But a week and a half later, but I just had the eye surgery and so oh my god, I lit my I was like we think it was a breeze. It was still sick together. I thought, oh my god, like I wasn’t really like in my prime Nicanor. So I was still turned and blonde. And I had said, I thought oh my god.
Sammy Taylor 1:26:09
And now like a first date is like, I mean that face to face first photo together, I’ve got like these sunglasses on because I was so black. I couldn’t like subject anyone else in the world to it. But he really didn’t even care. And so we talked about it now. And I did say something the other day, like what was it? Like, you know, did you not notice my face?
Sammy Taylor 1:26:31
And so he was like, Yeah, of course it is. But I just saw your Instagram was so amazed by like, the thought and like, the whole journey is on there. And like reading your blogs, and he was exactly what you just said he was I was so amazed with how you just handled the whole thing and how, what happened to you like, you could make what you have done out of it all.
Sammy Taylor 1:26:53
And he was like, you just fascinated me. And I just wanted to know, like everything about you. And it just goes like what you say I guess where it’s like, because I guess like because I’ve made peace with it. And I wasn’t, like scared anymore.
Bill Gasiamis 1:27:13
You know, they said behind every great man is a great woman. You’re 27 and you’ve lived the life of somebody who might be in their 90s Like, you’ve been through so much you’ve had to learn overcome the resilient. And there’s something about like, it’s it’s magnetic, you know, to to find somebody who has that depth of life experience at 27. And to be around them.
Bill Gasiamis 1:27:43
And if you’re the right kind of person, because you want to grow with them. And because of them and learn from them. Because I want to learn and grow from my wife, I don’t want to be the I don’t want to know everything and tell her how to live life and whatever. I want to know what’s unique about the way that she goes about life. There’s something magnetically unbelievably attractive about that.
Bill Gasiamis 1:28:06
Like it’s hard to separate and it’s not the it’s not the are your inspirational and all that. It’s not that like it’s something else. It’s just attractive. Like it’s really attractive. So good on Leo, like he’s hit the jackpot, like I said, Good on you, mate. Well done. Yeah. So I really appreciate our conversation.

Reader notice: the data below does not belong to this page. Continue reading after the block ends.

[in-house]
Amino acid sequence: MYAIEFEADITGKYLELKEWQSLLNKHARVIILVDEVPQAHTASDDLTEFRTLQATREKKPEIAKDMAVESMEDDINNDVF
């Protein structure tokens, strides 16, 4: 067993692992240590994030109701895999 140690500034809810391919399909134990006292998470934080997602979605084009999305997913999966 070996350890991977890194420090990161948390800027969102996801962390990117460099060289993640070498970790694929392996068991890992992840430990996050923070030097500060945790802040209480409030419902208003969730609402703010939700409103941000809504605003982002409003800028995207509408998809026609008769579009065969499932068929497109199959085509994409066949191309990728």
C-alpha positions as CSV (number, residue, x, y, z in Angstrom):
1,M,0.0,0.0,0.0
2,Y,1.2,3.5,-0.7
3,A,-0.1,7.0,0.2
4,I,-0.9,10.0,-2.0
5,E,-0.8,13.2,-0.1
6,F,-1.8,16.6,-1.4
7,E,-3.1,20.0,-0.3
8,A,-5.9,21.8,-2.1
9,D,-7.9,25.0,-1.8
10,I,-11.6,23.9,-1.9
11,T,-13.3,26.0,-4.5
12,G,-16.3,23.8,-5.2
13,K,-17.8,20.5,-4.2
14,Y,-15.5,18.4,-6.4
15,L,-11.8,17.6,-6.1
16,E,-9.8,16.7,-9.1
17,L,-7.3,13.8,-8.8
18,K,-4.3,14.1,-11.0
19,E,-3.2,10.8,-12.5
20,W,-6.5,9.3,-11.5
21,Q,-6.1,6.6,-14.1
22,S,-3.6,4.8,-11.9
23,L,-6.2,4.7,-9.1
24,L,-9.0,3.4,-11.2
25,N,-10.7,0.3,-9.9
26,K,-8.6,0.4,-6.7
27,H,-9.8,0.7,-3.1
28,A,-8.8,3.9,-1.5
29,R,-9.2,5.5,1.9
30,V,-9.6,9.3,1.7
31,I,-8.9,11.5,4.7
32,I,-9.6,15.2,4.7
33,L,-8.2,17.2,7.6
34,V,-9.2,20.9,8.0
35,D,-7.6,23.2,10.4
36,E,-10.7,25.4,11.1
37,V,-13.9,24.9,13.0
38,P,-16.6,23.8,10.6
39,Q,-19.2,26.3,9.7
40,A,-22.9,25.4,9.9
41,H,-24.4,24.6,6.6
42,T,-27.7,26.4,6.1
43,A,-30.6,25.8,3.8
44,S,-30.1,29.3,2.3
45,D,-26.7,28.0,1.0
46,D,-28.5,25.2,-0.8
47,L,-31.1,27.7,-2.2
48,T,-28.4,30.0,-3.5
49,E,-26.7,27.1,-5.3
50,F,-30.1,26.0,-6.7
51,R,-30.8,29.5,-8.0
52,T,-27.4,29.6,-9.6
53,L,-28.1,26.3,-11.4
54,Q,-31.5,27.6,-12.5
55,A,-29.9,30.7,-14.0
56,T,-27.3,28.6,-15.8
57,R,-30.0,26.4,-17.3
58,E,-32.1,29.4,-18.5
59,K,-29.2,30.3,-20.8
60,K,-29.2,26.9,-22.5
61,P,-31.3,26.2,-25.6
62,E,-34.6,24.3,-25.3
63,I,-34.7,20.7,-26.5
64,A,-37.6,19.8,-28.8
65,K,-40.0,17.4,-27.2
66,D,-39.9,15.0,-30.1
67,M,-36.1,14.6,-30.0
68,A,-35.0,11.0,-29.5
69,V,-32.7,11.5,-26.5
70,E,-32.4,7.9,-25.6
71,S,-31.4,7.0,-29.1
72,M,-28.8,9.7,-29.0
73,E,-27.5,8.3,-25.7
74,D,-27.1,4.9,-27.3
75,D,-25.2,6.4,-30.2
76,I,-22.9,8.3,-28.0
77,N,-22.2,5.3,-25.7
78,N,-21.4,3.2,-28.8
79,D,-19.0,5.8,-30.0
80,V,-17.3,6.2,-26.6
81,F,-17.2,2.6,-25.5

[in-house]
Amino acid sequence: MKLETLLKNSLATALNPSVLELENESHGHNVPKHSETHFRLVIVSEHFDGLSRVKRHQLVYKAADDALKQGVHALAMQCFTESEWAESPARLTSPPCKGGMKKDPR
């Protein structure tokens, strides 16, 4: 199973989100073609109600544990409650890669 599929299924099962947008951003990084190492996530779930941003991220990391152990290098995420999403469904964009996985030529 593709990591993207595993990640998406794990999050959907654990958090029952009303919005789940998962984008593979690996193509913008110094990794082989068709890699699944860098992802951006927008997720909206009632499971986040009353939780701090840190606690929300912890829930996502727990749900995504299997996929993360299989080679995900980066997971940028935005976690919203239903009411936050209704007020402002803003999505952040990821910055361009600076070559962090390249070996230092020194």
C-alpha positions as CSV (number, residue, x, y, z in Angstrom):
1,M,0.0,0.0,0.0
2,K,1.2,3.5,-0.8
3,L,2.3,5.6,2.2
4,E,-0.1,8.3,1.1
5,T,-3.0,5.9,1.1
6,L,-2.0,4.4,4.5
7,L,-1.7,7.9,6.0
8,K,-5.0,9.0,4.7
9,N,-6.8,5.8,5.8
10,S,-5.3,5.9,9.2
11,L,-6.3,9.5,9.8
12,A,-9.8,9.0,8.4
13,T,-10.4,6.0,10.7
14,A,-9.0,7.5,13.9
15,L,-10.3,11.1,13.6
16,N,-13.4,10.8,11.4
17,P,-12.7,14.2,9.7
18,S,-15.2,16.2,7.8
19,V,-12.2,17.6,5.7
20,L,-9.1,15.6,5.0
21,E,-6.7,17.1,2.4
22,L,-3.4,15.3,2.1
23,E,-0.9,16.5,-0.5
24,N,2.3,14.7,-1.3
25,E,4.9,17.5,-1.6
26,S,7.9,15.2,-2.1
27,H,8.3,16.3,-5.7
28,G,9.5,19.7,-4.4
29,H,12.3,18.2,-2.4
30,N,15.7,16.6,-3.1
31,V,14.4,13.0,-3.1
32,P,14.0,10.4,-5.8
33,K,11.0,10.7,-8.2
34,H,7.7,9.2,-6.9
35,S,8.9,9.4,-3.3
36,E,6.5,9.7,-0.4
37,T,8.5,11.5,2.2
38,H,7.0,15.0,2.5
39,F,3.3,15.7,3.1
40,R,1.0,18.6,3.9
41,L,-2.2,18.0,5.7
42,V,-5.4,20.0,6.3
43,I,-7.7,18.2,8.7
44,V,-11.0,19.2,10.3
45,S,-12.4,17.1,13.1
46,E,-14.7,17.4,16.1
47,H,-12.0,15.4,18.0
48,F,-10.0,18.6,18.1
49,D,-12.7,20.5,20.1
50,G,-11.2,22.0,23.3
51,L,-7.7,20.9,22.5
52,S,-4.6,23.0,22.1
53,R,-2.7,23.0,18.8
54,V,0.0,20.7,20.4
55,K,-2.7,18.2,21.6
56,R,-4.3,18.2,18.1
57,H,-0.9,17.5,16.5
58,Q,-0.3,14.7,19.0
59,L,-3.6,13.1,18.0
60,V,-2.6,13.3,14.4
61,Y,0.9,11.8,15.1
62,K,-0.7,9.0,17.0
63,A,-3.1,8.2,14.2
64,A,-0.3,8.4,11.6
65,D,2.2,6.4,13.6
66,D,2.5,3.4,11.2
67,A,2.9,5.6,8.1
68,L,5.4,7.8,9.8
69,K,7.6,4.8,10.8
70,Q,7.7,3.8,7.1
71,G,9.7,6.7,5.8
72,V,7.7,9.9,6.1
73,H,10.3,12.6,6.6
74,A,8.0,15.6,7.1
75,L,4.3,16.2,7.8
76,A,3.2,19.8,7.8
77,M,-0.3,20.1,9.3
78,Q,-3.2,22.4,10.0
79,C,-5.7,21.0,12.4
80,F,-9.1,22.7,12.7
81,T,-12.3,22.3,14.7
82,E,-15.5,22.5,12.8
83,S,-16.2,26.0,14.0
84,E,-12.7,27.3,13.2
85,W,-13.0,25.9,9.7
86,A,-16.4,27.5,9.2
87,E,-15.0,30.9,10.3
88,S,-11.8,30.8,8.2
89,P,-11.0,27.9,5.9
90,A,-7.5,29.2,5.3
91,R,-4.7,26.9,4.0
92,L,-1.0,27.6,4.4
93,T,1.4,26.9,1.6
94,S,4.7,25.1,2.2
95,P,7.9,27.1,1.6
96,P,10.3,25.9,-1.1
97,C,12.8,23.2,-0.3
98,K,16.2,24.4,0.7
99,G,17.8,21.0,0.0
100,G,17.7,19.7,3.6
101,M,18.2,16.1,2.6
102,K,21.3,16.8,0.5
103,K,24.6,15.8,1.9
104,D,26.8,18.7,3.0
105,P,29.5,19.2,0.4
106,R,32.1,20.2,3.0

Bill Gasiamis 1:28:36
Thank you so much for getting on the podcast well done, for doing all the amazing things that you’re doing good luck with all your procedures and your recovery to come. I wish you all the best tell me about what the book is called. And also where people can find you if they want to connect with you.
Sammy Taylor 1:28:58
So the book will be called Inside My Heads. And it’s very, very nearly out there. So I can be found on my instagram handle is TC Brain UK. My personal is sammybitb and as well my my website is tcbrainuk.com. So all the you know details on there. And so if anyone wants to kind of reach out say hello, then. Yeah, that’s where you should find me.
Bill Gasiamis 1:29:27
Thanks for being on the podcast.
Sammy Taylor 1:29:28
No worries. Thank you so much for having me. It’s great chatting to you.
Bill Gasiamis 1:29:31
Well, thanks again for joining us on today’s episode. I hope you enjoyed the conversation and got something positive from it. Please do LIKE SHARE, COMMENT, post thumbs up. Please do interact with the show. In whichever way you can. It would just make a massive difference to the way the search engines rank the show and the way that other people who are searching for this type of content will be able to find the show.
Bill Gasiamis 1:29:56
If you are watching on YouTube, leave a comment like The Show, subscribe to the show turn on the notification bell so you can be notified of new episodes. And please do leave a comment because I love responding to comments and, and having an interaction with people who are listening.
Bill Gasiamis 1:30:16
I don’t want this to be just a one on one where I’m interacting with a guest, and nobody else is interacting with me about the show, I’d love it if you were also able to, in some way, shape or form interact with the show. And at the very least, just tell the search engines what you think of the show so that it’ll rank better. Thanks so much again for listening and watching and I look forward to sharing the next episode with you.